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Abstract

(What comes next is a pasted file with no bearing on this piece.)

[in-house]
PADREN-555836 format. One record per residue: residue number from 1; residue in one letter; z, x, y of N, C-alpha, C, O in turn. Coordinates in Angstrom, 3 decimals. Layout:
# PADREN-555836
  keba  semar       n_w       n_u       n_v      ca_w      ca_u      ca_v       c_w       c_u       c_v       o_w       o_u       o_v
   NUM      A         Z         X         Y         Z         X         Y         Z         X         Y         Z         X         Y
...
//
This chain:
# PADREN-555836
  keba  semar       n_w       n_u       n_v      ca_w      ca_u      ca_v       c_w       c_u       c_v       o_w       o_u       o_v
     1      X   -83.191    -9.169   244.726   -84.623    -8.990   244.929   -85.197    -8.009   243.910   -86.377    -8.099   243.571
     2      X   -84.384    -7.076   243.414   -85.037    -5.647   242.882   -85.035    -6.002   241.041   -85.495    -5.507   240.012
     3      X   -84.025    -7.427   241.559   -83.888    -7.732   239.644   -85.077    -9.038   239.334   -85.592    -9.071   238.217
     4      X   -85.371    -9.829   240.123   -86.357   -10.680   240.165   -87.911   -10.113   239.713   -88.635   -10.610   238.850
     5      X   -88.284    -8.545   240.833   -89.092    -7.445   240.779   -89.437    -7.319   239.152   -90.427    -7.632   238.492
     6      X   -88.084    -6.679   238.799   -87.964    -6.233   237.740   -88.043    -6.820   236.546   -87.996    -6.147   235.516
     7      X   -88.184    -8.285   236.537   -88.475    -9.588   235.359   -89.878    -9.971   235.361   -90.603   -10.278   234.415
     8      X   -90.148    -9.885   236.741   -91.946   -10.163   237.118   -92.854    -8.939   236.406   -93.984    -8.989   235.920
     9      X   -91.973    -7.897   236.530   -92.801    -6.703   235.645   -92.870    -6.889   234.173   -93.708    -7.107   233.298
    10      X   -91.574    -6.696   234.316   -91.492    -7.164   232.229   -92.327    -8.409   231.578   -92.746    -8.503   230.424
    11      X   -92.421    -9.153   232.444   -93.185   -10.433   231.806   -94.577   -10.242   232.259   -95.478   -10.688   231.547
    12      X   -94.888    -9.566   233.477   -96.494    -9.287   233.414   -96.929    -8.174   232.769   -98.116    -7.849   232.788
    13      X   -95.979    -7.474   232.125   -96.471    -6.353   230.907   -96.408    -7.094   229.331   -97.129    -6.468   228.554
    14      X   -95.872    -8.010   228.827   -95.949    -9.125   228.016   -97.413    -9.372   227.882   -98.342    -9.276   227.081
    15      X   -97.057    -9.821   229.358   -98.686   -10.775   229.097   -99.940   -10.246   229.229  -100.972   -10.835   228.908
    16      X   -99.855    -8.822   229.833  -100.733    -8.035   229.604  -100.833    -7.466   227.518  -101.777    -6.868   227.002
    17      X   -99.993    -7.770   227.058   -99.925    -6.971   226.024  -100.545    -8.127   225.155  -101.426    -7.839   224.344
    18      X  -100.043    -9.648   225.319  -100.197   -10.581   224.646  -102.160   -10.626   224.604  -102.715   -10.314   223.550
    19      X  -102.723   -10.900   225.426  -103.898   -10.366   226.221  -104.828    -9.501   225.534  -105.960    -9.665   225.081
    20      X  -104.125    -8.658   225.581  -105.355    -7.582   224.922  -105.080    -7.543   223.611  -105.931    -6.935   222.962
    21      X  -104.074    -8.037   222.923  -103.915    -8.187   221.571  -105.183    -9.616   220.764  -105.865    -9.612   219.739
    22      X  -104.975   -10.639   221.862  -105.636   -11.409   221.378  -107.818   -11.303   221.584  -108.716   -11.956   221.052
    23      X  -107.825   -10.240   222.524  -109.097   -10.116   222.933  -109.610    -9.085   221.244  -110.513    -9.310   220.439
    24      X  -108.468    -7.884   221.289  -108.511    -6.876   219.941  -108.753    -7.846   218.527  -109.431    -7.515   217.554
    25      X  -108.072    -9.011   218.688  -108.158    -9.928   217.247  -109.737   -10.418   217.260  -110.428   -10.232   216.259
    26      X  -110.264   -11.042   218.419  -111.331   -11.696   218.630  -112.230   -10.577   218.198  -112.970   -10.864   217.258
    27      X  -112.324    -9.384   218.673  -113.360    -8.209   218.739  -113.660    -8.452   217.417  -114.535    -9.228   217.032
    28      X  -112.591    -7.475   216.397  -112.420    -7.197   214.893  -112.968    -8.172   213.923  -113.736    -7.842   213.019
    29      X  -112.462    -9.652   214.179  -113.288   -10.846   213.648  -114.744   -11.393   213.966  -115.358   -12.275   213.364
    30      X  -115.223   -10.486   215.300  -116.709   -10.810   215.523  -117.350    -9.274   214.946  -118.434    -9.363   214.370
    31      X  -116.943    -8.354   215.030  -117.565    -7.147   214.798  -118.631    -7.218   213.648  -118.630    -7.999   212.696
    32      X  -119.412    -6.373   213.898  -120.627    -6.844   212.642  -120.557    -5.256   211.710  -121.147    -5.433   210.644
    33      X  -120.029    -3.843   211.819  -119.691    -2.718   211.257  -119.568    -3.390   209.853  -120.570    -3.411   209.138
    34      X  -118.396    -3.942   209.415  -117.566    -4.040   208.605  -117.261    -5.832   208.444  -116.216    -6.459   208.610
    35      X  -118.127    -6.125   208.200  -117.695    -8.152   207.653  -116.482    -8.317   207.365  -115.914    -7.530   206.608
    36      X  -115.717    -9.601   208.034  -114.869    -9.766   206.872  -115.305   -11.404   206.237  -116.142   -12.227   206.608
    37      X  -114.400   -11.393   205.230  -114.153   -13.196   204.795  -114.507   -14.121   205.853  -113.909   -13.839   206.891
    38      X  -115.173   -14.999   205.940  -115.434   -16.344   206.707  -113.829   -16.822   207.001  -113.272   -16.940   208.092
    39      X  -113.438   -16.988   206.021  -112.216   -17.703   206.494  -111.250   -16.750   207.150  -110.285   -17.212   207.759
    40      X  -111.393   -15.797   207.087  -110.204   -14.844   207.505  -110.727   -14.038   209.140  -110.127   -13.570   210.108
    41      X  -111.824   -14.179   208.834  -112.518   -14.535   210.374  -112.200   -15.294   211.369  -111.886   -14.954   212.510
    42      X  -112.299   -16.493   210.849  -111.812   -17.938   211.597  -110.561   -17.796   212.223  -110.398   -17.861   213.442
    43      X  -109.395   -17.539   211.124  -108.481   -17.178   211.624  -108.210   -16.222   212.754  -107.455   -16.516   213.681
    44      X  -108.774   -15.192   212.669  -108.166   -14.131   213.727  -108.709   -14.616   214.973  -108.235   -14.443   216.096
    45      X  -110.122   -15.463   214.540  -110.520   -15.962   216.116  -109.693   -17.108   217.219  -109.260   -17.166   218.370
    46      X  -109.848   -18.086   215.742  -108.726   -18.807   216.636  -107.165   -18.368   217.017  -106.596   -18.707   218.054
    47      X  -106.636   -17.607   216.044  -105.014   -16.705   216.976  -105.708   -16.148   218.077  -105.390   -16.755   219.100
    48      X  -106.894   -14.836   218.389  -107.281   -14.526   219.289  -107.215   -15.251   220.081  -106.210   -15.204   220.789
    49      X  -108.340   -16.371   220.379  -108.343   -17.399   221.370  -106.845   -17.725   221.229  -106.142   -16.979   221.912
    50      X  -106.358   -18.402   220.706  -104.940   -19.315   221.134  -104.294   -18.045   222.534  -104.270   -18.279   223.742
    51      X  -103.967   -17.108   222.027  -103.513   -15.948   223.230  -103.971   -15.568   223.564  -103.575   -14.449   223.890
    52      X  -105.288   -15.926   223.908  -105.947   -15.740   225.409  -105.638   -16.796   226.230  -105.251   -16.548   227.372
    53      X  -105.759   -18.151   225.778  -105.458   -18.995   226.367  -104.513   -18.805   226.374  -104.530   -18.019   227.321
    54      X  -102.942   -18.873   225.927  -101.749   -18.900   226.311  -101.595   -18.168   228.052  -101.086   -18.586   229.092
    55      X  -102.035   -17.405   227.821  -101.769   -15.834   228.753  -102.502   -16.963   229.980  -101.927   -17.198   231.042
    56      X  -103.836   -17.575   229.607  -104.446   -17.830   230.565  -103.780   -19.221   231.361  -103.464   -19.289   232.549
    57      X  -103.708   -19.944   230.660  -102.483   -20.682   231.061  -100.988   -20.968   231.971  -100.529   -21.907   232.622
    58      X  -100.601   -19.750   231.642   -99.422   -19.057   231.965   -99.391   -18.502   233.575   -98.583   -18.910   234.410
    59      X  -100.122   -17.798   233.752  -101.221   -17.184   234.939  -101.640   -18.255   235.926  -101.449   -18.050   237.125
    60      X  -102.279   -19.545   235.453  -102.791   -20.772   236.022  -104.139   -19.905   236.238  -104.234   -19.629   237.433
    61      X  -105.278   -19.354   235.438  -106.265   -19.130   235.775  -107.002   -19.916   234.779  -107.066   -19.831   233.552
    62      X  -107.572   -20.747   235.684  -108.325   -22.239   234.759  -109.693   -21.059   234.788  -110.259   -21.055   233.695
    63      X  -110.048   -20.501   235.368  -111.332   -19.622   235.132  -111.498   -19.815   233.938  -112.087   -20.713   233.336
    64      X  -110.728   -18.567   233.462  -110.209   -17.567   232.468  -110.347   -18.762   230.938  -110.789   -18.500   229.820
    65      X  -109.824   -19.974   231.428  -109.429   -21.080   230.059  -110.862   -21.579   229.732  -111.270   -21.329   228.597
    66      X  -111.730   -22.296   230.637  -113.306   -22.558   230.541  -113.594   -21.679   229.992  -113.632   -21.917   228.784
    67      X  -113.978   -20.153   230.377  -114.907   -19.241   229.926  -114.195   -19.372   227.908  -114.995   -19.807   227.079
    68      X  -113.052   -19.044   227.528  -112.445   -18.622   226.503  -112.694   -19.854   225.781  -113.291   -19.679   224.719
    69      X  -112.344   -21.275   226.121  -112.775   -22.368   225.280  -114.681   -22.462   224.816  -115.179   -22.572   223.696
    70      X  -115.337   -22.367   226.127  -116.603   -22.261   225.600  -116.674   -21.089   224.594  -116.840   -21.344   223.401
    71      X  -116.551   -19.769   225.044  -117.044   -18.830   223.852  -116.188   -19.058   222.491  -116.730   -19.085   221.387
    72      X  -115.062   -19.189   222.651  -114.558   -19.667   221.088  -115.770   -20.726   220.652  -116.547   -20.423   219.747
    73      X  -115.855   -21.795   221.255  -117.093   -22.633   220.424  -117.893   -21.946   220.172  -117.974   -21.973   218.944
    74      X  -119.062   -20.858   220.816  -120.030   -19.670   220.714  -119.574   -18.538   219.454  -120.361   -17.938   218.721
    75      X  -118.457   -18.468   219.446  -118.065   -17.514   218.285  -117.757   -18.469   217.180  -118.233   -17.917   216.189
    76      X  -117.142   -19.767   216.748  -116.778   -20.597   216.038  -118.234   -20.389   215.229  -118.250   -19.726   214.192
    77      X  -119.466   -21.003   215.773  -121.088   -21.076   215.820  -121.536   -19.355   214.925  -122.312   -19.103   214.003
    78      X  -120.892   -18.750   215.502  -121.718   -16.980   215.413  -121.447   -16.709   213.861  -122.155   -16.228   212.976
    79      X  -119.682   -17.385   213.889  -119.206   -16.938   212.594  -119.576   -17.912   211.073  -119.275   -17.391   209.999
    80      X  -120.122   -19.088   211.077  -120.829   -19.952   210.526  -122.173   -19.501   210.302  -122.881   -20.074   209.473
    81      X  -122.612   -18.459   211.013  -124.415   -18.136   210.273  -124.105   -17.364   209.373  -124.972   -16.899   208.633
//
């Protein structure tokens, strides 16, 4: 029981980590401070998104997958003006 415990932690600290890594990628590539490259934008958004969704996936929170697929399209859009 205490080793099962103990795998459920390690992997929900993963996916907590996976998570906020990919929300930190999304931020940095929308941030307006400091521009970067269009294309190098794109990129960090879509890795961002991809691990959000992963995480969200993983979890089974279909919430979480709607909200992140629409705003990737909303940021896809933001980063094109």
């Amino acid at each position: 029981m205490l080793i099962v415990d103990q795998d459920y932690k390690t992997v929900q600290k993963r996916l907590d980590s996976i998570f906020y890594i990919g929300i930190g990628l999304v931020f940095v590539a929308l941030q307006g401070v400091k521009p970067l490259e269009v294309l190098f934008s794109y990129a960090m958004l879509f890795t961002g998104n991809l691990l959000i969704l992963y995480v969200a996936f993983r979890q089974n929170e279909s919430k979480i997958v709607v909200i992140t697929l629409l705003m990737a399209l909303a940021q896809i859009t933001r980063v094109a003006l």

In this study on the boundary wall of Worcester College, Oxford, the decay mapping in Adobe Photoshop (DMAP) approach is introduced to test the use of simple daylight photographs in the long-term monitoring of stone decay. This is conducted primarily through measured changes in surface brightness and roughness based on close-up photographic images of walls. The Magic Wand Tool was applied to greyscale images in Lab Color Mode to select proportions of pixels with a lightness (L) value of 77%. This paper shows the effectiveness of the calibration procedure used to validate lightness between surveys so that cross-temporal comparisons have a greater validity. It also outlines and discusses errors associated with the method as well as its limitations. The DMAP approach proves to be particularly useful when applied to long-term monitoring exceeding 5 years of survey.

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